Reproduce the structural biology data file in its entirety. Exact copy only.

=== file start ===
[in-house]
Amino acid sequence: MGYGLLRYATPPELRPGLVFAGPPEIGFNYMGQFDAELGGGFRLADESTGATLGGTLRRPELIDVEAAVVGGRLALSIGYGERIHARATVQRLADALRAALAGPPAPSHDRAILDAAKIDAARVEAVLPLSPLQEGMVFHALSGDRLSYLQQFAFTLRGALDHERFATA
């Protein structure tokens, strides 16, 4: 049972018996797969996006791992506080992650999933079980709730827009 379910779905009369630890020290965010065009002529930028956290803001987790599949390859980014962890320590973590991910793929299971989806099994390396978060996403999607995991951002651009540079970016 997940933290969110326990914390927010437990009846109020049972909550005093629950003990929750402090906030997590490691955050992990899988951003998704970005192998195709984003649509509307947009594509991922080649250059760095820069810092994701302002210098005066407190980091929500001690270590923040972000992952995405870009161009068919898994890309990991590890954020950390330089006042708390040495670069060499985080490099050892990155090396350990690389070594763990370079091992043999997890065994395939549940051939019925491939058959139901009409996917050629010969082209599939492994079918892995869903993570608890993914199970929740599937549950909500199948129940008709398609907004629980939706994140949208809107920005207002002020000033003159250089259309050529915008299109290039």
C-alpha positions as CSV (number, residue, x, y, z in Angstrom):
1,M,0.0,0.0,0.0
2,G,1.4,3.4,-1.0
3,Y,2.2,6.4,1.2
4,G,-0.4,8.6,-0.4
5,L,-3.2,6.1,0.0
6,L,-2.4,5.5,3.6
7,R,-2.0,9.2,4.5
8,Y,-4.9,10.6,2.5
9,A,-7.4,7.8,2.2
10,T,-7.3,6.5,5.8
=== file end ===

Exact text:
[in-house]
Amino acid sequence: MGYGLLRYATPPELRPGLVFAGPPEIGFNYMGQFDAELGGGFRLADESTGATLGGTLRRPELIDVEAAVVGGRLALSIGYGERIHARATVQRLADALRAALAGPPAPSHDRAILDAAKIDAARVEAVLPLSPLQEGMVFHALSGDRLSYLQQFAFTLRGALDHERFATA
């Protein structure tokens, strides 16, 4: 049972018996797969996006791992506080992650999933079980709730827009 379910779905009369630890020290965010065009002529930028956290803001987790599949390859980014962890320590973590991910793929299971989806099994390396978060996403999607995991951002651009540079970016 997940933290969110326990914390927010437990009846109020049972909550005093629950003990929750402090906030997590490691955050992990899988951003998704970005192998195709984003649509509307947009594509991922080649250059760095820069810092994701302002210098005066407190980091929500001690270590923040972000992952995405870009161009068919898994890309990991590890954020950390330089006042708390040495670069060499985080490099050892990155090396350990690389070594763990370079091992043999997890065994395939549940051939019925491939058959139901009409996917050629010969082209599939492994079918892995869903993570608890993914199970929740599937549950909500199948129940008709398609907004629980939706994140949208809107920005207002002020000033003159250089259309050529915008299109290039």
C-alpha positions as CSV (number, residue, x, y, z in Angstrom):
1,M,0.0,0.0,0.0
2,G,1.4,3.4,-1.0
3,Y,2.2,6.4,1.2
4,G,-0.4,8.6,-0.4
5,L,-3.2,6.1,0.0
6,L,-2.4,5.5,3.6
7,R,-2.0,9.2,4.5
8,Y,-4.9,10.6,2.5
9,A,-7.4,7.8,2.2
10,T,-7.3,6.5,5.8